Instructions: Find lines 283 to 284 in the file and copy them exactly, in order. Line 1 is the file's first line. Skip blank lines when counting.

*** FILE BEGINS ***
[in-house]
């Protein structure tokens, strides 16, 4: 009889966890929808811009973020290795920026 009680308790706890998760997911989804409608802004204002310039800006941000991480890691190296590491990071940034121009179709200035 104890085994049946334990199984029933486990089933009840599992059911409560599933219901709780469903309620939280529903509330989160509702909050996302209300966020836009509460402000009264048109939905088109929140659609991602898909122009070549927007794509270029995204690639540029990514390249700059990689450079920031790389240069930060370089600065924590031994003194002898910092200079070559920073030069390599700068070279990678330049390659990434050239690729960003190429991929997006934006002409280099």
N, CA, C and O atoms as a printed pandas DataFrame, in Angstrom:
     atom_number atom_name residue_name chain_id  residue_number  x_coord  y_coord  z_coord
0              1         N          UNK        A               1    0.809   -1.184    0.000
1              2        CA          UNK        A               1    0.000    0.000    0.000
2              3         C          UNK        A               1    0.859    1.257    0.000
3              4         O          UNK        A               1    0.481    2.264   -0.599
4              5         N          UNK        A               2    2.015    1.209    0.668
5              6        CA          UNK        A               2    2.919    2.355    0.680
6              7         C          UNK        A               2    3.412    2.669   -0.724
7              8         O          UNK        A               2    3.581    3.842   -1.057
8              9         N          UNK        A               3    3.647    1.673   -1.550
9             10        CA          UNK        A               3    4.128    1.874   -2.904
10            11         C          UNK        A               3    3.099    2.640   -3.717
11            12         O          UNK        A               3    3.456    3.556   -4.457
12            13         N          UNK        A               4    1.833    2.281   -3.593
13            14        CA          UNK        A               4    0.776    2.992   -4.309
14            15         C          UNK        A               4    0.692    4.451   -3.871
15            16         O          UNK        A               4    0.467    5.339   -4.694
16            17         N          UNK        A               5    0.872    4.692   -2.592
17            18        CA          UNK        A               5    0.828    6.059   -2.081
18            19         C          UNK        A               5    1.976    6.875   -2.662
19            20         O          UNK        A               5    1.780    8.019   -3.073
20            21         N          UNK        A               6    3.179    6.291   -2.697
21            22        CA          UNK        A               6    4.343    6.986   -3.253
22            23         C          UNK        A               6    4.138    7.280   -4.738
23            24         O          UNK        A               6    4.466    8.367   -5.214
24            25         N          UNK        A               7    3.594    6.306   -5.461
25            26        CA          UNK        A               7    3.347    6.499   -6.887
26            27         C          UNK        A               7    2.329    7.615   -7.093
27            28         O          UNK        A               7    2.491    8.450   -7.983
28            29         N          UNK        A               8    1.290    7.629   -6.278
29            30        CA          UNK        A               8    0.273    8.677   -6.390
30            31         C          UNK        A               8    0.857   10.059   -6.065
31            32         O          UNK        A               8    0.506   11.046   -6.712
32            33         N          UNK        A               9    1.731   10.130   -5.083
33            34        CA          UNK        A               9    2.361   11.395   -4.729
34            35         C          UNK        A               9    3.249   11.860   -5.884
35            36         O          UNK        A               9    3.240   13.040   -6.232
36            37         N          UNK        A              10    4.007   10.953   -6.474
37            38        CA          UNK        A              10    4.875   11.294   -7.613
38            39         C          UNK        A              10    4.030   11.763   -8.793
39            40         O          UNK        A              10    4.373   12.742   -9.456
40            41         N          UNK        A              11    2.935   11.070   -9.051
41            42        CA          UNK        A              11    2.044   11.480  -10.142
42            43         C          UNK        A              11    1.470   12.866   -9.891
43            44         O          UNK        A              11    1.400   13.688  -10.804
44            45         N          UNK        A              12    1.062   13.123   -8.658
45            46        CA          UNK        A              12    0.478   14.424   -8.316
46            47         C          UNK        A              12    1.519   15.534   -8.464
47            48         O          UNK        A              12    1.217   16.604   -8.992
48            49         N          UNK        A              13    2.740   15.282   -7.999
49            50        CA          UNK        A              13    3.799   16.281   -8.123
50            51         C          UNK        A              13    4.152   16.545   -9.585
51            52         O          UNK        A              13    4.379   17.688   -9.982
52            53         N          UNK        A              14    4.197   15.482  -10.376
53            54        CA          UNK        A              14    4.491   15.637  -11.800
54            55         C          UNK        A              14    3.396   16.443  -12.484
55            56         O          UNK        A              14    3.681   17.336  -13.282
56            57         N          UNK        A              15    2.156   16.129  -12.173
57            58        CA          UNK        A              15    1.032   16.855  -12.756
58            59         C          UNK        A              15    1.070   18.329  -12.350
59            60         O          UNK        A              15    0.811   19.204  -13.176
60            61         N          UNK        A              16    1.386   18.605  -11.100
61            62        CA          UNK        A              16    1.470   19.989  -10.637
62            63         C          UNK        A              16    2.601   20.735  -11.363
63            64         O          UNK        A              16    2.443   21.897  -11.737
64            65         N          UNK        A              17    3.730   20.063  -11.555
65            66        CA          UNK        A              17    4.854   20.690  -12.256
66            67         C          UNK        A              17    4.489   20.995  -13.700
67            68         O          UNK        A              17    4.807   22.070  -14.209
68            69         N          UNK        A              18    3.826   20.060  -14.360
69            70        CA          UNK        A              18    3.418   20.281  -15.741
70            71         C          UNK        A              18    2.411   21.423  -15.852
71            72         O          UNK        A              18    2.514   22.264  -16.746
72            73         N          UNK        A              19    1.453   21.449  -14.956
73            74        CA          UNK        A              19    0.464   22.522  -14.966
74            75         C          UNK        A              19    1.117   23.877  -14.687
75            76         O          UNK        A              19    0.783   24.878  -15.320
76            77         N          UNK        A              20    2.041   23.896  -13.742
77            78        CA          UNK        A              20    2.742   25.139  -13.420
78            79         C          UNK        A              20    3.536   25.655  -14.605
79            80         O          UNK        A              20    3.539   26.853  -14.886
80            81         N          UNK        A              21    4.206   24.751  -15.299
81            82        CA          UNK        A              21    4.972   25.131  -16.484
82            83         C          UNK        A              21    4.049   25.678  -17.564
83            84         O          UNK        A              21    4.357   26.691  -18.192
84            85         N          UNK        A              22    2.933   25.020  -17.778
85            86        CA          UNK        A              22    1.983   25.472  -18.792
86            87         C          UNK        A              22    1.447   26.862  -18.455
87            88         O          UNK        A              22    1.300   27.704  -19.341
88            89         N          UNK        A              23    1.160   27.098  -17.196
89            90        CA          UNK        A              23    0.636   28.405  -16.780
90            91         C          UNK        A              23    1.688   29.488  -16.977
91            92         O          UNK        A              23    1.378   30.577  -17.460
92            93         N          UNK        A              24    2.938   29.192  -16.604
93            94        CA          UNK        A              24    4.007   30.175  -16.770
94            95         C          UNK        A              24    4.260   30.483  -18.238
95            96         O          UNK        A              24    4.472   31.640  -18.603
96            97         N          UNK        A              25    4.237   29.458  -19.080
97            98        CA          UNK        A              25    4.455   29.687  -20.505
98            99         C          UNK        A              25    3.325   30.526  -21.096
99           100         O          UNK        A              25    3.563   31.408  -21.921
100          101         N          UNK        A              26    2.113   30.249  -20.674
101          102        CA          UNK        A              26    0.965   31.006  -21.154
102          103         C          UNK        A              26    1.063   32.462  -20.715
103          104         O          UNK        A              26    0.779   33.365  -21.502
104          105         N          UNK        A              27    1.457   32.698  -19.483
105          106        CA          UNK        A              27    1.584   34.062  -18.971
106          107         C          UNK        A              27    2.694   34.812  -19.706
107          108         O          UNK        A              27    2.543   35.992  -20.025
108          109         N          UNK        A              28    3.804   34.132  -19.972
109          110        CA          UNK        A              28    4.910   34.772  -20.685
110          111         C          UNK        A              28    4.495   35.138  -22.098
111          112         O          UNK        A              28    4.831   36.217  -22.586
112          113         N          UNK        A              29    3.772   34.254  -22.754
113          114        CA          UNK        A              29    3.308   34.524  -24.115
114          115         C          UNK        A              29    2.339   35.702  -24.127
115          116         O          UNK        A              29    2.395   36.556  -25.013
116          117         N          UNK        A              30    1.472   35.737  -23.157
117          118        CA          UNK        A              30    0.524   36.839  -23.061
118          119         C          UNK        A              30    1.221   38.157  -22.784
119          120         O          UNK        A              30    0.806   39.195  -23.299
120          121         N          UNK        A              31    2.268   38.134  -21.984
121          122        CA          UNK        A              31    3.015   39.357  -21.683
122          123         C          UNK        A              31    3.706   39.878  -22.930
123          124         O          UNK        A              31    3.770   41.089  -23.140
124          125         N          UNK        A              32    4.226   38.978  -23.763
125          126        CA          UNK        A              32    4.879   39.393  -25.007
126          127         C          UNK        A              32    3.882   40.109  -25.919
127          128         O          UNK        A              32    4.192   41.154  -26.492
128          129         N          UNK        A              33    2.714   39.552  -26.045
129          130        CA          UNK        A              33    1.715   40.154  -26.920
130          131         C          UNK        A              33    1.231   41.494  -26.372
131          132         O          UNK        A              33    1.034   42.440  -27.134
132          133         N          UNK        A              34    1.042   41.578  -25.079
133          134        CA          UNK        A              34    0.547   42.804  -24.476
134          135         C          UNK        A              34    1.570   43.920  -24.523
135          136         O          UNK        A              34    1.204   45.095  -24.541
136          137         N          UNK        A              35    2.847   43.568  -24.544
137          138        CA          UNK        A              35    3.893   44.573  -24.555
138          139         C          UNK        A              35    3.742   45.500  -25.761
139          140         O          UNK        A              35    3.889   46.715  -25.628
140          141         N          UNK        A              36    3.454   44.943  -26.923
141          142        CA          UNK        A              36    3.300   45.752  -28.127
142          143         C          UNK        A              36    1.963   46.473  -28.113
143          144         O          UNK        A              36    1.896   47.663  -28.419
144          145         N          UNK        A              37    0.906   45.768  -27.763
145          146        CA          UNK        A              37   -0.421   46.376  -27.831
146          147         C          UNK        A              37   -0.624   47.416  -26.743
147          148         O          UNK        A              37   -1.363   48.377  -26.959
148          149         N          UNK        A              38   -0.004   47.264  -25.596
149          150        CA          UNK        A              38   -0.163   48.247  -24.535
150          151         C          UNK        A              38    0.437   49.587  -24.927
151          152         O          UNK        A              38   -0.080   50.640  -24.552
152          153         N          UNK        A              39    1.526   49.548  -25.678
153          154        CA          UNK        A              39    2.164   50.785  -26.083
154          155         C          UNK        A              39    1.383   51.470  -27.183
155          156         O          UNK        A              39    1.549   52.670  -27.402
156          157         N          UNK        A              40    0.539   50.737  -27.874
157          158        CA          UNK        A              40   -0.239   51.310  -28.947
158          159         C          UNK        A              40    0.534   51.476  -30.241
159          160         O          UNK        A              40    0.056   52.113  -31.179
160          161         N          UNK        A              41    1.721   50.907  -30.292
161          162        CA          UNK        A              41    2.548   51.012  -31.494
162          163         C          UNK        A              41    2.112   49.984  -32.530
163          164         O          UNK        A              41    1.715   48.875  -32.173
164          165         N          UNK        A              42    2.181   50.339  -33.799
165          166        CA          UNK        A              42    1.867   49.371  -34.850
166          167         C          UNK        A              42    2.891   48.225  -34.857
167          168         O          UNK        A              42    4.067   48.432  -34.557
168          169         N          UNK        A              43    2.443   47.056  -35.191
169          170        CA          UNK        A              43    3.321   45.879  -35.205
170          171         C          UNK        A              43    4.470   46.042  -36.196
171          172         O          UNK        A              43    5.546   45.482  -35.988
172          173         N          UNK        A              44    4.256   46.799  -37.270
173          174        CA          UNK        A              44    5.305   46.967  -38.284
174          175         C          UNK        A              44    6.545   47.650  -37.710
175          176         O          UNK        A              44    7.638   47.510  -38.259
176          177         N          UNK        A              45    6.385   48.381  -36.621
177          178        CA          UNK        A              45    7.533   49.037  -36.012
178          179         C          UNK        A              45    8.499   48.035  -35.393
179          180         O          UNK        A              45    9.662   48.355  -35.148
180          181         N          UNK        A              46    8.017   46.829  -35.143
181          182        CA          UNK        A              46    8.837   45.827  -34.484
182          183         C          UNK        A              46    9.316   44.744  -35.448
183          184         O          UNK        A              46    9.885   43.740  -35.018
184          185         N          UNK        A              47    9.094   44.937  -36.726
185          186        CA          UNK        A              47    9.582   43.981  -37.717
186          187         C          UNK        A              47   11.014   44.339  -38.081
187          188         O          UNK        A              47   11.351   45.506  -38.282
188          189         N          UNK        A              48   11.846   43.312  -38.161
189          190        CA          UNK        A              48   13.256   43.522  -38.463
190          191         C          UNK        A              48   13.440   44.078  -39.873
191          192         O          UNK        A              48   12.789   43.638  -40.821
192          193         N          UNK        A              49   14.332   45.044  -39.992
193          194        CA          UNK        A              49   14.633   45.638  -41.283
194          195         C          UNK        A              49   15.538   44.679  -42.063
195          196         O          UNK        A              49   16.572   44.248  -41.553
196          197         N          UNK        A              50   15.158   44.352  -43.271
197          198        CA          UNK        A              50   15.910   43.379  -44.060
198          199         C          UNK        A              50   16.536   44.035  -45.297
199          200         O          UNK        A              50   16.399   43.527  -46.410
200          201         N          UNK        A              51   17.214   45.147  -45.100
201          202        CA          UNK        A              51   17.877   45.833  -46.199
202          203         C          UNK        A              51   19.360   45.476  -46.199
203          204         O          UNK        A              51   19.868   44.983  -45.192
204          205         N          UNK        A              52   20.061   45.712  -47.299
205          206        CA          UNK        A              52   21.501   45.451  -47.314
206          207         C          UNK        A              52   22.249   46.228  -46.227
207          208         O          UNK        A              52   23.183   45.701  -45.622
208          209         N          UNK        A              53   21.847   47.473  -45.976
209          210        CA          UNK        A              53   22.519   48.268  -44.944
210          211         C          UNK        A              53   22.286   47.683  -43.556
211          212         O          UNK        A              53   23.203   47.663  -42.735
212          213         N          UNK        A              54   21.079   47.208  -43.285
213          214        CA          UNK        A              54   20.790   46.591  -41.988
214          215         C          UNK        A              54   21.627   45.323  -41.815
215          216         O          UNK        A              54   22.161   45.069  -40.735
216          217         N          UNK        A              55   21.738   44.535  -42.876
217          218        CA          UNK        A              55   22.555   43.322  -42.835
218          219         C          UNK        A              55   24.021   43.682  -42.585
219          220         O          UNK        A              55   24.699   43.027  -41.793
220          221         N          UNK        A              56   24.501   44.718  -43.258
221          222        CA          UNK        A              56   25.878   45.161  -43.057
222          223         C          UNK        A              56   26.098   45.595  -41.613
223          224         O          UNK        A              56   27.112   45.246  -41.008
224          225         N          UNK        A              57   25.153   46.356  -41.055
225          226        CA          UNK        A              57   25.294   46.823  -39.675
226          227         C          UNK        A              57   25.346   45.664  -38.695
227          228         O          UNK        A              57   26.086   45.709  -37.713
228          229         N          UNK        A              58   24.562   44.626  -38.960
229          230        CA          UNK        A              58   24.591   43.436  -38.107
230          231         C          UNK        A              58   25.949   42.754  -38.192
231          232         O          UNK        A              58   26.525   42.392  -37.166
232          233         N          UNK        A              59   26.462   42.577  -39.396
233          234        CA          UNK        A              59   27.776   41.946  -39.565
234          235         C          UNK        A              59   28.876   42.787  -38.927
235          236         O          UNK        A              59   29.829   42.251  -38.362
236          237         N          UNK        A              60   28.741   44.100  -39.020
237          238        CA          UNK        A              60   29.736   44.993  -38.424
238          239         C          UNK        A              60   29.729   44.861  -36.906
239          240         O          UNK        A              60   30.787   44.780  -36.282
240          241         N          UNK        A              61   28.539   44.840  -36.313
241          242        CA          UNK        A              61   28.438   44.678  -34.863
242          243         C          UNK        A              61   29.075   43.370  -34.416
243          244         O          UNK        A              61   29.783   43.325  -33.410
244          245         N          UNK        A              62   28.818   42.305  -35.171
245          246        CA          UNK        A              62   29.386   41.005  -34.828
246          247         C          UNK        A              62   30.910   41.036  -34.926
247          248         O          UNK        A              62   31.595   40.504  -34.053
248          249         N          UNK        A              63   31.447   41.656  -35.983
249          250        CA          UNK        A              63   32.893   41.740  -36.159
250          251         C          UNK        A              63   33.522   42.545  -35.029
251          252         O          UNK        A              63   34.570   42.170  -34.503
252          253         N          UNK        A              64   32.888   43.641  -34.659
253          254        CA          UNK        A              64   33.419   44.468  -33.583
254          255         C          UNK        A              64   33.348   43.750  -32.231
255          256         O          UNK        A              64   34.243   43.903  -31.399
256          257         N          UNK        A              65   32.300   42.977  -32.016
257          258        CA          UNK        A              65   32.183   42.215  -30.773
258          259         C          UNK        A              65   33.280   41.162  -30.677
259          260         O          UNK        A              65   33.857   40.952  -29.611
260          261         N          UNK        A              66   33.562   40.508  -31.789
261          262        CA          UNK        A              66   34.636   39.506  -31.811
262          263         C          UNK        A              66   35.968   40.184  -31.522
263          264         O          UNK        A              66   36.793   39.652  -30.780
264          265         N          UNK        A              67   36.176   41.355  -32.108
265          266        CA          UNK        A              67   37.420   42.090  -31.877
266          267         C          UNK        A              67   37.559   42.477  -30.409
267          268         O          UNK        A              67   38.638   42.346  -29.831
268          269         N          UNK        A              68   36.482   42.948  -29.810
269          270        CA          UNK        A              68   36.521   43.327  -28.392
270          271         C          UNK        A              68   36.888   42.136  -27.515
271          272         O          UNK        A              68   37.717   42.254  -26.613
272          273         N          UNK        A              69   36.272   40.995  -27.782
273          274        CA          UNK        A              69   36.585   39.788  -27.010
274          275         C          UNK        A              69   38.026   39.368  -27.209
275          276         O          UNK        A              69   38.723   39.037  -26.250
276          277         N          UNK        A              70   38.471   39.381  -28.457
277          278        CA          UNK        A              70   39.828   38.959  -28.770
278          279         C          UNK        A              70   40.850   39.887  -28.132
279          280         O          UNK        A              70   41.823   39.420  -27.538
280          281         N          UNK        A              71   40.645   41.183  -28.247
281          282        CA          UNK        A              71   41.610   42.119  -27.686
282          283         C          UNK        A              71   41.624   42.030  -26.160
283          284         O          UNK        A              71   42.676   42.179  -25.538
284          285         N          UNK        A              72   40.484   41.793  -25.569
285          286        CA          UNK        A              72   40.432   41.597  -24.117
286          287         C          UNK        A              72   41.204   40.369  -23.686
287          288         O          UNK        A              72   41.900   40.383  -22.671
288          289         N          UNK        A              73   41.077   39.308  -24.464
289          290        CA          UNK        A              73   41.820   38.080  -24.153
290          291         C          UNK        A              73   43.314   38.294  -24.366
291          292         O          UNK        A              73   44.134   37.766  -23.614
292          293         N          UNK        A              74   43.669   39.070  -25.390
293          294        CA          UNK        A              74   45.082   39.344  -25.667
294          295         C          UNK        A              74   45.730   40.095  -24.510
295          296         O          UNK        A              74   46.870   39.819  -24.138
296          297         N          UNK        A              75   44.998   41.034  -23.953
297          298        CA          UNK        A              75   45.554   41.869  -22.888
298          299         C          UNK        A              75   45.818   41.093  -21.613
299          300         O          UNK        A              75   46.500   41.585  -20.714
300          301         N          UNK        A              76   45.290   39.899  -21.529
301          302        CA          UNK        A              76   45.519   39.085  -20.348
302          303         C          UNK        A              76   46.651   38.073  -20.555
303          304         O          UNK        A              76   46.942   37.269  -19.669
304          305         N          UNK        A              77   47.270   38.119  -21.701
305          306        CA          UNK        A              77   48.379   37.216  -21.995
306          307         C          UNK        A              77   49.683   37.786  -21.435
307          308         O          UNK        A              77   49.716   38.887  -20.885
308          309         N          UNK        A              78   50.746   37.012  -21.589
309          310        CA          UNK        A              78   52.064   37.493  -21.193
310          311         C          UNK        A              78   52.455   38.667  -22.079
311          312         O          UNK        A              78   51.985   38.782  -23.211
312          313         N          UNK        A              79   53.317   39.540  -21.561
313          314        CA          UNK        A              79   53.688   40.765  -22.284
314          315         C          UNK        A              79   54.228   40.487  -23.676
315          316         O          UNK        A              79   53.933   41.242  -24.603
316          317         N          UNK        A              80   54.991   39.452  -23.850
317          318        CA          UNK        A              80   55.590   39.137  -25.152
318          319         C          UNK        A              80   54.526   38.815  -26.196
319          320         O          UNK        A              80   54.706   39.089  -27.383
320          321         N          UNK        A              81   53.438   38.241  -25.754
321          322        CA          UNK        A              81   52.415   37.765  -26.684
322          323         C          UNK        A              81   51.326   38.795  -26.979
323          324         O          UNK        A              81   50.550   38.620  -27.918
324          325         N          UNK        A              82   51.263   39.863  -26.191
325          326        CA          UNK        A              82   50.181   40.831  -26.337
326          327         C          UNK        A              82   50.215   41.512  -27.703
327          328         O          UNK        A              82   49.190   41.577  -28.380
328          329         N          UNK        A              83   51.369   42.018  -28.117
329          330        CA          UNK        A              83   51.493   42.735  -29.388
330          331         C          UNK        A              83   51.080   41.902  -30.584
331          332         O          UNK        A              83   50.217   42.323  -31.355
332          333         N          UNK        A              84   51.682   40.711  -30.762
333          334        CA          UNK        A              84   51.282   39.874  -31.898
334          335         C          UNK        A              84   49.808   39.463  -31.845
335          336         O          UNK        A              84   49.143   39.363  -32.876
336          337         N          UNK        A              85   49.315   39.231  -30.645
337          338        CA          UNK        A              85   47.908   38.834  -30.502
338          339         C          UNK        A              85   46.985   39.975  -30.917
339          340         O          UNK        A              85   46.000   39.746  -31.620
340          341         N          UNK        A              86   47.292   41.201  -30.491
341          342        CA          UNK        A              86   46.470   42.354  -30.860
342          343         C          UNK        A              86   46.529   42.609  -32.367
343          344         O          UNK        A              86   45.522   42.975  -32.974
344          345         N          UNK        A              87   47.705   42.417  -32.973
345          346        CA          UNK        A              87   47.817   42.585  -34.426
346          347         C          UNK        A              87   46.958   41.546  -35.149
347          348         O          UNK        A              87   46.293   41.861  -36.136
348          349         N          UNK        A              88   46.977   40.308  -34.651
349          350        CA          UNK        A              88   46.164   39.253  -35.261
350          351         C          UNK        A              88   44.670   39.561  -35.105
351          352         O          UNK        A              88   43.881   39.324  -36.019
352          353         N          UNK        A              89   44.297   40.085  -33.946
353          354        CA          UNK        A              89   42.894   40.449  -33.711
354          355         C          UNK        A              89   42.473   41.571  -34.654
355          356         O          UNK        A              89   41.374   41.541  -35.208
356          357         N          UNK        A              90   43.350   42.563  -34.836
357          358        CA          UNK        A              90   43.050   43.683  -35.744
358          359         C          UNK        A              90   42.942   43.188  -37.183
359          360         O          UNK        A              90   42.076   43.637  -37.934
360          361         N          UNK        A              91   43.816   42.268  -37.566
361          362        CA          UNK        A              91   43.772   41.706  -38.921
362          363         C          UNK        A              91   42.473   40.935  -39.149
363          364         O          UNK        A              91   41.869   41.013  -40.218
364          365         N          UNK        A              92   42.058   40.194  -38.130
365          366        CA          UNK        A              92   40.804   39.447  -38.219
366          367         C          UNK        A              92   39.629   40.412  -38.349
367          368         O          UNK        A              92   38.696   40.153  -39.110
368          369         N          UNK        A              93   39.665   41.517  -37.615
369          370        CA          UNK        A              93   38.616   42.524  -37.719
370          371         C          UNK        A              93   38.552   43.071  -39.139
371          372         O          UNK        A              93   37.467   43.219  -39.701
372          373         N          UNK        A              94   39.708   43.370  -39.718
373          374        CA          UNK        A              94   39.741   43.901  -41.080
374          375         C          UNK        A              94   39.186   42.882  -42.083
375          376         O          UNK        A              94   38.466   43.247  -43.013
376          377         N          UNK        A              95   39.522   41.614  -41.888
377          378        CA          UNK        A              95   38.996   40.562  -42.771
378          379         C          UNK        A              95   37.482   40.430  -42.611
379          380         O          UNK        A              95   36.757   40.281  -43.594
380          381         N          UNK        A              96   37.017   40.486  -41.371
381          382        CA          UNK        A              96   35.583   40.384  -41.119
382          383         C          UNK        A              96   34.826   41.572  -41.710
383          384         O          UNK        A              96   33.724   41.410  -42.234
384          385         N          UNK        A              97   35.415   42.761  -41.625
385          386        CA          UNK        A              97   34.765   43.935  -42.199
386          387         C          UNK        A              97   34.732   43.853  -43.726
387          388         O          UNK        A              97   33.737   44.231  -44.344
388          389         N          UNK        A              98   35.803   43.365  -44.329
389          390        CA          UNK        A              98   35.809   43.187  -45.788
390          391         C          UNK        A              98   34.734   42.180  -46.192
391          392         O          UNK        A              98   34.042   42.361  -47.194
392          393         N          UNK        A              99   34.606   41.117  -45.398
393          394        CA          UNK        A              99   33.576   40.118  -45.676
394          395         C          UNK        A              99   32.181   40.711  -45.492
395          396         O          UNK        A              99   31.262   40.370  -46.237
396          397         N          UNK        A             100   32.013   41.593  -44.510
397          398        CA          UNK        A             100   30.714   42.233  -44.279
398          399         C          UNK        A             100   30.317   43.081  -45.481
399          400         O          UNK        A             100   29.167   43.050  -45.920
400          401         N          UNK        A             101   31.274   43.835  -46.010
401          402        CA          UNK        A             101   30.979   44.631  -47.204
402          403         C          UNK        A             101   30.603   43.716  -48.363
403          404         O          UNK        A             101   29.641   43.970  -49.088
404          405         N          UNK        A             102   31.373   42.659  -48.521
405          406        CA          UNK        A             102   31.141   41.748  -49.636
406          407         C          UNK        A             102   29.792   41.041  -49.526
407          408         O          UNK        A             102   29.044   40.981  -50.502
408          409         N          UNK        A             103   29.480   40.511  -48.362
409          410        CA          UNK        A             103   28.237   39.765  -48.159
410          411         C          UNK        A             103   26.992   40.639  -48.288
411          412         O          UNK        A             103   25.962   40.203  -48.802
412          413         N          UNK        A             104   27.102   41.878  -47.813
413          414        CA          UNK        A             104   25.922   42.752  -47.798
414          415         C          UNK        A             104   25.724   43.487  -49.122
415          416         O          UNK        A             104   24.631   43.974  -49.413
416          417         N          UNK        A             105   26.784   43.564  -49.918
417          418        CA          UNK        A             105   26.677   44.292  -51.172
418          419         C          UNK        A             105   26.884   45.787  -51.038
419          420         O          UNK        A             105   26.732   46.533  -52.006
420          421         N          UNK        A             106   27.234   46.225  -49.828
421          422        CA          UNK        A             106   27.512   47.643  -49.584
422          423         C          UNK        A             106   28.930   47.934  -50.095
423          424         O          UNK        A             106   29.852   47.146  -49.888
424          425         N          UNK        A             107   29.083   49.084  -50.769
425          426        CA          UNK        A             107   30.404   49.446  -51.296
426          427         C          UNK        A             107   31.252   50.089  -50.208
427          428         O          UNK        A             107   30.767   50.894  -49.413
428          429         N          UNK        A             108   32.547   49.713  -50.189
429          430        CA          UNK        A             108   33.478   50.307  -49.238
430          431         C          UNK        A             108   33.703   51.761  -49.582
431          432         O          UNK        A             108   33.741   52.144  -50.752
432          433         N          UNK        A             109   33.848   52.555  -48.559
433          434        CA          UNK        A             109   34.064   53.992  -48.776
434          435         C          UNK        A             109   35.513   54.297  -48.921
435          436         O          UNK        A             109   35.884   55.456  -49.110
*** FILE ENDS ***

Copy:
278          279         C          UNK        A              70   40.850   39.887  -28.132
279          280         O          UNK        A              70   41.823   39.420  -27.538